Mili Note: Readers will recognize the name “George Donnelly” in this article. He is linked to from our Friends of Liberty section and is occasionally featured here in articles from his blog.
In May 2010, George Donnelly attempted to videotape a pamphlet distribution activity in front of a federal courthouse in Allentown, PA. The courthouse security and US Marshals did not like being recorded by cameras they did not control. So in the middle of yelling at pamphleteers and badgering Donnelly with questions, they unexpectedly grabbed his video camera. Donnelly was then tackled and brought into federal custody while the other activists were threatened.
The full story can be found on Donnelly’s blog, Arm Your Mind for Liberty (“United States of America vs George Donnelly: How US Marshals Framed a Peaceful Photographer,” September 22, 2010). I would have said the blog entry is “George Donnelly’s account” of the story, but considering that the federal agents deleted Donnelly’s camera footage and issued contradictory statements, a neutral party would have to consider Donnelly’s account, which includes photographs and recovered audio recordings, as close to the full story as we’ll get.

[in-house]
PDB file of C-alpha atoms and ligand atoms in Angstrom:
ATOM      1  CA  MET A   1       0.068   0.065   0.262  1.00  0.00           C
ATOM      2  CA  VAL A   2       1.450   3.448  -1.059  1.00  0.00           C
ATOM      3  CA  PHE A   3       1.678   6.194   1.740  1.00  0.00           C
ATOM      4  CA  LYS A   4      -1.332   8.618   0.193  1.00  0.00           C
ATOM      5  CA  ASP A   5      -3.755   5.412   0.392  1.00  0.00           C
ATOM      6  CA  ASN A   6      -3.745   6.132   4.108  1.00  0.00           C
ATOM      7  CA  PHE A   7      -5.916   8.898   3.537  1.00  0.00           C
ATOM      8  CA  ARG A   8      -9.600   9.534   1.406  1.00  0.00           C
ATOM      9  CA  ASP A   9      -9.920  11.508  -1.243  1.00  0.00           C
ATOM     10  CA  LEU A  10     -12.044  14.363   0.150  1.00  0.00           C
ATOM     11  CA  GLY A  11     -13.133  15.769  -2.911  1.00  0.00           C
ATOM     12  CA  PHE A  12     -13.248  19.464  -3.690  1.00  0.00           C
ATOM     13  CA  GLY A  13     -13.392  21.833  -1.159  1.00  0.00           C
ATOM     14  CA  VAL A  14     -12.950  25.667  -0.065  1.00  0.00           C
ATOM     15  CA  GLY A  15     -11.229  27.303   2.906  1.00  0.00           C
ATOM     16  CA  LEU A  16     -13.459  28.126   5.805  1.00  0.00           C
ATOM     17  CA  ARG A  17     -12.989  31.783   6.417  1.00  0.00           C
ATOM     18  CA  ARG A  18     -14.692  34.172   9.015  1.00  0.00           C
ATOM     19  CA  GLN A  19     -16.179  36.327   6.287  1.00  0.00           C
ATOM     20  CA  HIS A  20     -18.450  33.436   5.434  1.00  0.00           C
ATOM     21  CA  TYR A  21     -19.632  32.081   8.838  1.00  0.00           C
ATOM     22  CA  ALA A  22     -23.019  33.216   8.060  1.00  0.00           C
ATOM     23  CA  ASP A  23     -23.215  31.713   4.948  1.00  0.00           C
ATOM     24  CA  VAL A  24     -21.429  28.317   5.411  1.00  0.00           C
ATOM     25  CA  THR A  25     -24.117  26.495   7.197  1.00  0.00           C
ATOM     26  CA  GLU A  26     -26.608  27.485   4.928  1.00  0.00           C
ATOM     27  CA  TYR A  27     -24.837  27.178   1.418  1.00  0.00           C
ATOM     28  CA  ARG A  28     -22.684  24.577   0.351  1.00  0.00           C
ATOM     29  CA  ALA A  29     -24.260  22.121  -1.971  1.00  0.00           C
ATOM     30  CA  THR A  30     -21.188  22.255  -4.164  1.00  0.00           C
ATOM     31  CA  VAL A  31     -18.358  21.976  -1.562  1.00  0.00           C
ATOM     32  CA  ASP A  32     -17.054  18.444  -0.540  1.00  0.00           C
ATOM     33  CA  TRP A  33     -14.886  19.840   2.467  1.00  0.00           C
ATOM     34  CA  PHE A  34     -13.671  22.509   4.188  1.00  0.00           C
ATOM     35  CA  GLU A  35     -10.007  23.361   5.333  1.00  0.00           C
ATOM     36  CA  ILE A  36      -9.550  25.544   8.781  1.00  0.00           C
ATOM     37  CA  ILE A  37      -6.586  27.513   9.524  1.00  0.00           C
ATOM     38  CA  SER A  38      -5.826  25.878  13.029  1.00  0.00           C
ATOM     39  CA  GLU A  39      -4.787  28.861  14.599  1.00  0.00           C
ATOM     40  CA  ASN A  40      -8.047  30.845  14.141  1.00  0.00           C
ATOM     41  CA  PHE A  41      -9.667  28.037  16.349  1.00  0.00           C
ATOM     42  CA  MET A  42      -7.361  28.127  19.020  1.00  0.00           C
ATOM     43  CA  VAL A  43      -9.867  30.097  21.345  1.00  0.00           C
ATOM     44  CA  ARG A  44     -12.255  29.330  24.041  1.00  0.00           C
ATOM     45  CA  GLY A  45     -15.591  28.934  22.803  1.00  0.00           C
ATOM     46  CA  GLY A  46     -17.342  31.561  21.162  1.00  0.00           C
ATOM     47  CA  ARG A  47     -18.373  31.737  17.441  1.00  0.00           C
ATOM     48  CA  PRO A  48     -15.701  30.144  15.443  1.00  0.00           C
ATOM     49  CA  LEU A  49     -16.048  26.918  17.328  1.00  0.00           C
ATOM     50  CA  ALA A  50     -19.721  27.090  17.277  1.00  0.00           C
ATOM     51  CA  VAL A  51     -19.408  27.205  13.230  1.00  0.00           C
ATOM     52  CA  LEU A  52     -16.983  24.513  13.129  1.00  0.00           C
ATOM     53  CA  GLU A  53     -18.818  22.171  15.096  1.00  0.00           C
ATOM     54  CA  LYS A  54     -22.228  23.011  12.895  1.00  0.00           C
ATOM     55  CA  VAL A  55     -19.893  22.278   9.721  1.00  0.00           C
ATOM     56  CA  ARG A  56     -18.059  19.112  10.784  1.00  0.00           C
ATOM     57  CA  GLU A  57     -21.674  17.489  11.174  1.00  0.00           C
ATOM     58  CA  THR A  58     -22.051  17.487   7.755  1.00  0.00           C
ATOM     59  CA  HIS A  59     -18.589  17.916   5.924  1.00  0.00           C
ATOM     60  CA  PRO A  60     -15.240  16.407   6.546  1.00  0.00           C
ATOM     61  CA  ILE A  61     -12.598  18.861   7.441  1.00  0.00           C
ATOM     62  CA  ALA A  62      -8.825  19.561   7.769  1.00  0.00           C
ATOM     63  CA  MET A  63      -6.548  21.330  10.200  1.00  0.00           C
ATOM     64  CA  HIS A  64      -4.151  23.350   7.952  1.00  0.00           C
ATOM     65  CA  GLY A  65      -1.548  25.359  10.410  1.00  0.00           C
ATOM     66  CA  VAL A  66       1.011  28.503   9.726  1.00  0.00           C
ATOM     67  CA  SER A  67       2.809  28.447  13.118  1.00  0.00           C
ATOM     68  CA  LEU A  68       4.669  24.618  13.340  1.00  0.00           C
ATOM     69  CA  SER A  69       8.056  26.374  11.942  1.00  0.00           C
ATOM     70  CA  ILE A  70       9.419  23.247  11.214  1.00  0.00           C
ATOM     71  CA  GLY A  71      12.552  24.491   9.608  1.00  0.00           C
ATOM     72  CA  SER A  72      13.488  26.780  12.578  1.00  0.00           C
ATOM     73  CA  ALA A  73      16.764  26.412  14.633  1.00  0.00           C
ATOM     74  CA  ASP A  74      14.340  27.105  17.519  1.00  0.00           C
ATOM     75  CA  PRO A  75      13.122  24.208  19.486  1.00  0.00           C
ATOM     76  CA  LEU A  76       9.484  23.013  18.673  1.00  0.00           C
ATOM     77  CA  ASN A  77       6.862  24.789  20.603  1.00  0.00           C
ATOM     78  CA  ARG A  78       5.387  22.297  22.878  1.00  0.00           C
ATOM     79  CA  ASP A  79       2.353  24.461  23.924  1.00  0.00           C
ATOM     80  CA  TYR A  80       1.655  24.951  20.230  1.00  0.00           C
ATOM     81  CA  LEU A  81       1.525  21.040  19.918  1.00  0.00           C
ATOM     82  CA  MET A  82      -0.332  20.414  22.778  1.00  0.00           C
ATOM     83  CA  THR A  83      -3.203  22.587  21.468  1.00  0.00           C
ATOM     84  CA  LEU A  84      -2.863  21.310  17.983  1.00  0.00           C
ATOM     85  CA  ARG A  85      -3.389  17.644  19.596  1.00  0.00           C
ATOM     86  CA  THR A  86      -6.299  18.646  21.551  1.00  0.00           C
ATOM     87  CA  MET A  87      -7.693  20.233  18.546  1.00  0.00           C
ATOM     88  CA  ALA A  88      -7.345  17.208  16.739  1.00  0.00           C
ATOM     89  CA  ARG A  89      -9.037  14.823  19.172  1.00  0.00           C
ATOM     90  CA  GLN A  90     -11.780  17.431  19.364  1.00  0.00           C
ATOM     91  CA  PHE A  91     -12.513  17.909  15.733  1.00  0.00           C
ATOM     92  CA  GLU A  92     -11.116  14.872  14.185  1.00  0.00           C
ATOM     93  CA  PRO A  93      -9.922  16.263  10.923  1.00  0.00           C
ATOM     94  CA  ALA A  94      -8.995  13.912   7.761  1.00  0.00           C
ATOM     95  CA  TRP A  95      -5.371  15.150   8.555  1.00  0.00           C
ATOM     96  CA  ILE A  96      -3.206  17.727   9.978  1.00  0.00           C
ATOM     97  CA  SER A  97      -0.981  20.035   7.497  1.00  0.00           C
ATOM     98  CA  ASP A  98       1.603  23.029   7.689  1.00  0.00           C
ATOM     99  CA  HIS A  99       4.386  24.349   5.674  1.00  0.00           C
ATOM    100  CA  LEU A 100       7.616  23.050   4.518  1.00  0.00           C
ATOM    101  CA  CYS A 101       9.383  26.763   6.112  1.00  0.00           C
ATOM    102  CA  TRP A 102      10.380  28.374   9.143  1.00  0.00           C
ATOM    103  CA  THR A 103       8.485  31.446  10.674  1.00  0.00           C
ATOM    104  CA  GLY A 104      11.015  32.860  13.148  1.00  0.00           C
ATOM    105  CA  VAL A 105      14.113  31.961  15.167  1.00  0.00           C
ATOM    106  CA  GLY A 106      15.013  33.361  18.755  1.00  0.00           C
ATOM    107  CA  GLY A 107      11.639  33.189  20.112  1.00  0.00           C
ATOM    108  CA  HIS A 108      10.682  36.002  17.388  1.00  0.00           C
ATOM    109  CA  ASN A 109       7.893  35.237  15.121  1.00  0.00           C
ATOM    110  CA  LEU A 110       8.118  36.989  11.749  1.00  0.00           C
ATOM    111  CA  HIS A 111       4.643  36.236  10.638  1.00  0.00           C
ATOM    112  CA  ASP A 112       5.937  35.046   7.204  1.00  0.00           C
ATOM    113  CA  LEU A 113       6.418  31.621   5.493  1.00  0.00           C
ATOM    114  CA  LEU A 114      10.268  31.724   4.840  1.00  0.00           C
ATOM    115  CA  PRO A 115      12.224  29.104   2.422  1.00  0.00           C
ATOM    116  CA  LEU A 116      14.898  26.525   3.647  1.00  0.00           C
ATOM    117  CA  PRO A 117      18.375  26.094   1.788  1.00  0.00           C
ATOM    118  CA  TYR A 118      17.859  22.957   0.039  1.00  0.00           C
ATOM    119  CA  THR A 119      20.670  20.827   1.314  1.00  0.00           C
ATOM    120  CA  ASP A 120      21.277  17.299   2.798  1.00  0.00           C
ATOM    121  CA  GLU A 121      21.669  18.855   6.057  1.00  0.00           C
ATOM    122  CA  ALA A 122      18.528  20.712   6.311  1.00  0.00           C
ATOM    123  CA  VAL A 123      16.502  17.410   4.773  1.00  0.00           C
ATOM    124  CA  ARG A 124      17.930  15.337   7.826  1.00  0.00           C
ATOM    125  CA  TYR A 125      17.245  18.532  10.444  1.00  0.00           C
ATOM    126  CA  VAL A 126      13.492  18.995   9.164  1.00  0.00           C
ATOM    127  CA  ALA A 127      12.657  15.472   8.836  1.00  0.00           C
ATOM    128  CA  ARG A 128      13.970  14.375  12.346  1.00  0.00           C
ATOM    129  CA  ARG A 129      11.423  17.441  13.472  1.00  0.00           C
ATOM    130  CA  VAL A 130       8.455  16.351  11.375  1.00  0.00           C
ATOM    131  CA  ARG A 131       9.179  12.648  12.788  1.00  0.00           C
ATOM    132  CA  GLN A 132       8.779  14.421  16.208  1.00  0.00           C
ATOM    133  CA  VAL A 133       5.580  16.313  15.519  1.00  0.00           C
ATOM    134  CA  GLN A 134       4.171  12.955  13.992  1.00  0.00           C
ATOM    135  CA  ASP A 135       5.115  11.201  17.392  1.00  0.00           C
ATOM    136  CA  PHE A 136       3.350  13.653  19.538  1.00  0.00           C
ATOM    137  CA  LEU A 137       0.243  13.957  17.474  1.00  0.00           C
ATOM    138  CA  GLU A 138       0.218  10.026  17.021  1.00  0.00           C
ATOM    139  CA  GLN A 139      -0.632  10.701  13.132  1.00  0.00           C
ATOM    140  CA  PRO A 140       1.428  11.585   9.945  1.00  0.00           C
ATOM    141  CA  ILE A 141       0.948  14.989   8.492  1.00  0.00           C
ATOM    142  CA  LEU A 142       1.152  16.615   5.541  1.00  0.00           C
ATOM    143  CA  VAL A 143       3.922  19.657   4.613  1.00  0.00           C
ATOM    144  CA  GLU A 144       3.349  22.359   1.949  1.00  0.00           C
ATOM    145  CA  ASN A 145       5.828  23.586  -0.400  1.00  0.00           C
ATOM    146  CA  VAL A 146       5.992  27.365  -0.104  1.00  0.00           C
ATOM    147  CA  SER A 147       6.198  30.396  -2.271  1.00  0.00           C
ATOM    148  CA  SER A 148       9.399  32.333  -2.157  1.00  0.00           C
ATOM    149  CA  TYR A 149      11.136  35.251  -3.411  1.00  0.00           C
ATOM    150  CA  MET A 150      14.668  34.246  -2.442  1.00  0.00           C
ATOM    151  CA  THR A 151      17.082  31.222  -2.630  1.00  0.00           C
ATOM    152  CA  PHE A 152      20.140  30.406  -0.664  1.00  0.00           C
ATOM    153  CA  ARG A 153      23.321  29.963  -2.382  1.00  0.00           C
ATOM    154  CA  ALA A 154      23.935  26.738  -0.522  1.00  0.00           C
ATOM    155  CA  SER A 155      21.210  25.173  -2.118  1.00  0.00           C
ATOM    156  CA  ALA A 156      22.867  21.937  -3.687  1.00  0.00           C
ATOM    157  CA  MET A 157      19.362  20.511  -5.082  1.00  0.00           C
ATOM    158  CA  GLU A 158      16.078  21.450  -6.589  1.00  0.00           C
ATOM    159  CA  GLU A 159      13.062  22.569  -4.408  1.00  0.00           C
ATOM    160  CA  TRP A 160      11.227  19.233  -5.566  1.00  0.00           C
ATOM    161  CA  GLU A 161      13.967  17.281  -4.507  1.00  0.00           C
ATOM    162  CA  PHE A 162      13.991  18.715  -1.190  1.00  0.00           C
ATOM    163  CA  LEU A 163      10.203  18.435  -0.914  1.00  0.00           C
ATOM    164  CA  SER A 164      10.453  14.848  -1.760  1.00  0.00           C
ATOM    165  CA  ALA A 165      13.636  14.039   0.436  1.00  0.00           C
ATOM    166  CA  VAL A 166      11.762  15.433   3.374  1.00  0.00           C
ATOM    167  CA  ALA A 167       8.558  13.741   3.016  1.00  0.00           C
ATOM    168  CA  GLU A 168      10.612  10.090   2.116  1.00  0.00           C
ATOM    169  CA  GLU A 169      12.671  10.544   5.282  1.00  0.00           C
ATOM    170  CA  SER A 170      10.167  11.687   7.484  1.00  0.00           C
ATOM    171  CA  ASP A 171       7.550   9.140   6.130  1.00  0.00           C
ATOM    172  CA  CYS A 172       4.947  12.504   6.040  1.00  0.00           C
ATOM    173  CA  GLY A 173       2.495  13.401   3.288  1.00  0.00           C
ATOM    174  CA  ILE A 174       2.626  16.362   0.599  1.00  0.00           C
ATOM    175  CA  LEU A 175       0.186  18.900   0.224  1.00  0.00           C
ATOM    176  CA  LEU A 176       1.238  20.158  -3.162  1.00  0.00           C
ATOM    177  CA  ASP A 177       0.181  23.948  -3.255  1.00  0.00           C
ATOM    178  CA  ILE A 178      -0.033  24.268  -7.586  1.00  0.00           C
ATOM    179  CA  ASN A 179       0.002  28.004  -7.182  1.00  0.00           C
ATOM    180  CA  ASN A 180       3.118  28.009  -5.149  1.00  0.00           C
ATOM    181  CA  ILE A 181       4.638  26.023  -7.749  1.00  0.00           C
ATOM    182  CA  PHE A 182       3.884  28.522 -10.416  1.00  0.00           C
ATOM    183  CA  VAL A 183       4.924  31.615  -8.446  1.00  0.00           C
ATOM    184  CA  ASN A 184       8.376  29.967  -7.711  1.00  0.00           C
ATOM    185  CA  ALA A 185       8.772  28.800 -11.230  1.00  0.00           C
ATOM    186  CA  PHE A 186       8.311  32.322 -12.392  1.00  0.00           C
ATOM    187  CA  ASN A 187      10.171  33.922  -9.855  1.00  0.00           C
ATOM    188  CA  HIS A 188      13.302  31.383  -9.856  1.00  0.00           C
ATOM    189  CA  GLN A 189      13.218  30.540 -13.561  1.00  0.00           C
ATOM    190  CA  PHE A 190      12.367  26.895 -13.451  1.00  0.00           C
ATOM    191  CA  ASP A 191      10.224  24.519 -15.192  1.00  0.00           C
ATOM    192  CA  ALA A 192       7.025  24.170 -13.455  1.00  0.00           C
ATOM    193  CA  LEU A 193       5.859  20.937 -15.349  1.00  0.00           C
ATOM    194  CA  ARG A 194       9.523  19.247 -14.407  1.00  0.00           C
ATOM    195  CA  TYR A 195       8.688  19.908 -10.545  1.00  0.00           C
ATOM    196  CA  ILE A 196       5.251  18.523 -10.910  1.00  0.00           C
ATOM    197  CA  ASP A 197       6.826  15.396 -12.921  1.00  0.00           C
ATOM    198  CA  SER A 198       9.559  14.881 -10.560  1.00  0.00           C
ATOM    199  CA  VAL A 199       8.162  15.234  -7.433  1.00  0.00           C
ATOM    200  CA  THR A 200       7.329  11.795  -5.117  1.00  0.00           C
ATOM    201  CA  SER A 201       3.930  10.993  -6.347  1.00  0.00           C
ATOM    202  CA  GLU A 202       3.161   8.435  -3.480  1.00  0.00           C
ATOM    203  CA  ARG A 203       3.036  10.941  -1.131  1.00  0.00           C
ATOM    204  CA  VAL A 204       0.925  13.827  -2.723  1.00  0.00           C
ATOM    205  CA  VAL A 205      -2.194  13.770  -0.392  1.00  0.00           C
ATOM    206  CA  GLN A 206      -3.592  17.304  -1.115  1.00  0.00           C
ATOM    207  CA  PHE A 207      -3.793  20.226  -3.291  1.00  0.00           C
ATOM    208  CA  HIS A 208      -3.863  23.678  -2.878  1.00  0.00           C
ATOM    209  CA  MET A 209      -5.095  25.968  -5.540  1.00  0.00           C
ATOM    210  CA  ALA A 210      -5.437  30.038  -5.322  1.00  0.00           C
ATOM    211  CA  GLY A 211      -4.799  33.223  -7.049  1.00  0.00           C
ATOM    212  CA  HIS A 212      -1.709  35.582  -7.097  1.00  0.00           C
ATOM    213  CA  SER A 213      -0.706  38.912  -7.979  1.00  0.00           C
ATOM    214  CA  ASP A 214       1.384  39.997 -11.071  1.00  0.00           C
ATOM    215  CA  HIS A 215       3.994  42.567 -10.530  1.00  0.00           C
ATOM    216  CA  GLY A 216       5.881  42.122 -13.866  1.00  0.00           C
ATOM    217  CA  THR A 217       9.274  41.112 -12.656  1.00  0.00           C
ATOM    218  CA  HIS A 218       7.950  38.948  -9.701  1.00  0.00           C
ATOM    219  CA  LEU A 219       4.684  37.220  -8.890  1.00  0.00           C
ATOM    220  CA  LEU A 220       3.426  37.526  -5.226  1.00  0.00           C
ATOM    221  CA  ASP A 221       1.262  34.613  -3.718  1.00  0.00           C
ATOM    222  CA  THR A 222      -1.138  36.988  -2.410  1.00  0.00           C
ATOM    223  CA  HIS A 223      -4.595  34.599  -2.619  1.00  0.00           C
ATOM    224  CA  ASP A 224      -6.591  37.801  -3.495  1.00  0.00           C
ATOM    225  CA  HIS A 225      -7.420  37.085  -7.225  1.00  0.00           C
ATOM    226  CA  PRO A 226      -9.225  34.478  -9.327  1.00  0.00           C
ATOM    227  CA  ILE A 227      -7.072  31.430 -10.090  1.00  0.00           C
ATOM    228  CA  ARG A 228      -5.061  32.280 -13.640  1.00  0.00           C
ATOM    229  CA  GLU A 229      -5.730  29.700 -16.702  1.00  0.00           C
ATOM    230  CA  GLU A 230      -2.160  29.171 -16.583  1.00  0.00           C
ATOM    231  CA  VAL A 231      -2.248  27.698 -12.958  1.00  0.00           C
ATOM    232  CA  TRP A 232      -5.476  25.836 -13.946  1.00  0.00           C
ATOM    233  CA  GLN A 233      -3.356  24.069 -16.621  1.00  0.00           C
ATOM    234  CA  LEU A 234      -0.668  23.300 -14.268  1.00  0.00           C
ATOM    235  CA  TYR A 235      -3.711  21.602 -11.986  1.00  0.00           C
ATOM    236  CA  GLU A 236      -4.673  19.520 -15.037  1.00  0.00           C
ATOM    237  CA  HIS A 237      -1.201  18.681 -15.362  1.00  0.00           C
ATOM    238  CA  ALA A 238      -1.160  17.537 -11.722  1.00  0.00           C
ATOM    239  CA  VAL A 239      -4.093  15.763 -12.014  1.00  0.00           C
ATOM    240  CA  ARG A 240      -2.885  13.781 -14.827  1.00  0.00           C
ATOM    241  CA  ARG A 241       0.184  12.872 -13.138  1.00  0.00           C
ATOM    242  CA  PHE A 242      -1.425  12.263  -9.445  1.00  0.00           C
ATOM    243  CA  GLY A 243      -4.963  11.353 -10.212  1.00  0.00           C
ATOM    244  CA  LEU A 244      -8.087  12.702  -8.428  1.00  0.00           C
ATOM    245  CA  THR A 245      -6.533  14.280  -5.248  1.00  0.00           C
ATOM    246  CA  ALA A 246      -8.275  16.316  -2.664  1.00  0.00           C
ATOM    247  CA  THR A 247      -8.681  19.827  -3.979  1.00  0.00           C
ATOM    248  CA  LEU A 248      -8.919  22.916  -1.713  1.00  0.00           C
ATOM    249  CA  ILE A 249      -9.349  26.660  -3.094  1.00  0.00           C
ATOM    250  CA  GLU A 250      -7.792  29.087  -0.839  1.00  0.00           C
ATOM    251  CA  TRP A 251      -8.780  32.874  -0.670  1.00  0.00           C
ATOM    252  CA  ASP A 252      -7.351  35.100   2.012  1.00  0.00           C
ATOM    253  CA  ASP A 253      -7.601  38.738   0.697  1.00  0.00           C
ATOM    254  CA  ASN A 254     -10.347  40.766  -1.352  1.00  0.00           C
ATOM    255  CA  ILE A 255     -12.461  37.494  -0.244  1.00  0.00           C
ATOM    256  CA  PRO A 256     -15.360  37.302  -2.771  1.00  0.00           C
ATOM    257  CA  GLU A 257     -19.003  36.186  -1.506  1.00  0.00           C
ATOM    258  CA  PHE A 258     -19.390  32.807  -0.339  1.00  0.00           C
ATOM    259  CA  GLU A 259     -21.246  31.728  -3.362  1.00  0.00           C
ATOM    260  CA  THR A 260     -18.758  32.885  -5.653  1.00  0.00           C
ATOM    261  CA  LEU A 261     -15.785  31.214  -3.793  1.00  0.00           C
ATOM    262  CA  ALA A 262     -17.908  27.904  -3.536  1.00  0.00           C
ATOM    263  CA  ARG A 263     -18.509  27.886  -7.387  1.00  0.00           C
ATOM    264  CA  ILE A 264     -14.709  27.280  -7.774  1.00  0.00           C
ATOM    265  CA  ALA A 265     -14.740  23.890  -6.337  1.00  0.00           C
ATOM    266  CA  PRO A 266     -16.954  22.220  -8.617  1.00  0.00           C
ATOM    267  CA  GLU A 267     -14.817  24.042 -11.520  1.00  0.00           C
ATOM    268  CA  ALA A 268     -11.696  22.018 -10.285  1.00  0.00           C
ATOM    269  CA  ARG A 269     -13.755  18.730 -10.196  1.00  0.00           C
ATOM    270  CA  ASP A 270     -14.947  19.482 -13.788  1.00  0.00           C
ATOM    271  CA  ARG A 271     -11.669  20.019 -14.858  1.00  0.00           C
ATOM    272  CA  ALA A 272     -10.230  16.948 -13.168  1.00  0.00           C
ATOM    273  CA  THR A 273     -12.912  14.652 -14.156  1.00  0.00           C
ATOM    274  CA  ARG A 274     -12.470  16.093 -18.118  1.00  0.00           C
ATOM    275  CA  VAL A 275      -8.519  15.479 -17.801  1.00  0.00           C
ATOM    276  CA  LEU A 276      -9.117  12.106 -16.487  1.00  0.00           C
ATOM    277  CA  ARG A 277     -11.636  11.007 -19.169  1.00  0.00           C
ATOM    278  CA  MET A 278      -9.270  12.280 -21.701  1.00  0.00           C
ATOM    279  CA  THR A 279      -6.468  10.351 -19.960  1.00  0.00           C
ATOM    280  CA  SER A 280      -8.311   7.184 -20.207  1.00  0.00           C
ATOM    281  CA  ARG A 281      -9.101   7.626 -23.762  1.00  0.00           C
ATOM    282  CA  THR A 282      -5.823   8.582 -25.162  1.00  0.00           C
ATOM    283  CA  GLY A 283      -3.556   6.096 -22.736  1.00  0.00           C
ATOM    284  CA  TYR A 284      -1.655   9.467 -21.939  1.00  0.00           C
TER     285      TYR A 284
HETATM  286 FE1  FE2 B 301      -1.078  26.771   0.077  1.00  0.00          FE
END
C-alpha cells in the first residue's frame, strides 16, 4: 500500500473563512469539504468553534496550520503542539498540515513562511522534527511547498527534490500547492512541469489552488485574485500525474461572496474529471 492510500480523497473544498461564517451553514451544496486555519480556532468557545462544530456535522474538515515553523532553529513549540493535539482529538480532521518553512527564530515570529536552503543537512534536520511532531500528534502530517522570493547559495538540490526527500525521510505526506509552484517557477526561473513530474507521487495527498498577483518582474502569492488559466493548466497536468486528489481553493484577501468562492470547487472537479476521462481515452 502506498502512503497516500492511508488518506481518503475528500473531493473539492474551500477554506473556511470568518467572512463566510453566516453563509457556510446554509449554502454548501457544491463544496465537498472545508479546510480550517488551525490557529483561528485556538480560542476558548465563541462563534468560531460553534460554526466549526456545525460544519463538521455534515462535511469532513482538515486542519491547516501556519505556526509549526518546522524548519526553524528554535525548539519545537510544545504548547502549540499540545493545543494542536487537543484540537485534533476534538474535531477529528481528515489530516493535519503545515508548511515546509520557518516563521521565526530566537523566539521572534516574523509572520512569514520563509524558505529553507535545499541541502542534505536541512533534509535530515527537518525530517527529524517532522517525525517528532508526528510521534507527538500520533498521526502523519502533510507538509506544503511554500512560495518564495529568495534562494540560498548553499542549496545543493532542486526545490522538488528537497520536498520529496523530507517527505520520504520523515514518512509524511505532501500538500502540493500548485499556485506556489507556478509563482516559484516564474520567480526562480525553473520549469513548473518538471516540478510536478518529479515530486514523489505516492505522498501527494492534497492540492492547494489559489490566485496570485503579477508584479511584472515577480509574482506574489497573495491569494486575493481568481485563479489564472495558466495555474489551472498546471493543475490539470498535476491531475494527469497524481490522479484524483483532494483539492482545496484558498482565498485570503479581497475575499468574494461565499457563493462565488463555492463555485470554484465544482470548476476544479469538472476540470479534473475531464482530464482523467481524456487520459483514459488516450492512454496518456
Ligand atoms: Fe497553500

Yes, federal agents did in fact try to destroy evidence while prosecuting an alleged crime. Why?
State power is an authoritarian concept — orders flow downward and obedience looks upward. The one-way flow of information is part of this exercise of power. The state wants to collect all it can on its subjects, but the powerful will only willingly provide subjects with information they consider harmless.
That is why the slogan of surveillance-state sycophants, “If you don’t have anything to hide, what do you have to worry about?” is meant to apply to the subject and not to the enforcers. State and subject are inherently unequal, and those who represent state power are considered to be above the rest of us. They get to look down on us all, and we only get to see what they are willing to show us.
George Donnelly eventually took a deal and pled guilty to a less serious bogus charge. His story shows how courts are on the side of the enforcers, partners in exercising unjust power. Justice will be found outside of government courts, in the court of public opinion and in the alternatives that are strengthened with each winning of broader support.
In a video about the event, Donnelly says, “Fellow prisoners reported that marshals were promoting me as ‘the next Timothy McVeigh.’” In the minds of federal enforcers, when they attempt to terrorize people into submission to the state, they are just doing their jobs. And any effective opposition they face is put in the same category as murderous terrorism.
But activists were not terrorized into submission. They contacted the authorities to show support for Donnelly, rallied at the Allentown courthouse, helped Donnelly as much as they could, and continued agitating for greater freedom. The feds can use all the labels they want, but they are trying to resist ideas that activists strengthen every day. Liberty is not something gratefully accepted from the government dole; every individual may claim the fullest liberty that does not infringe on the equal liberty of another.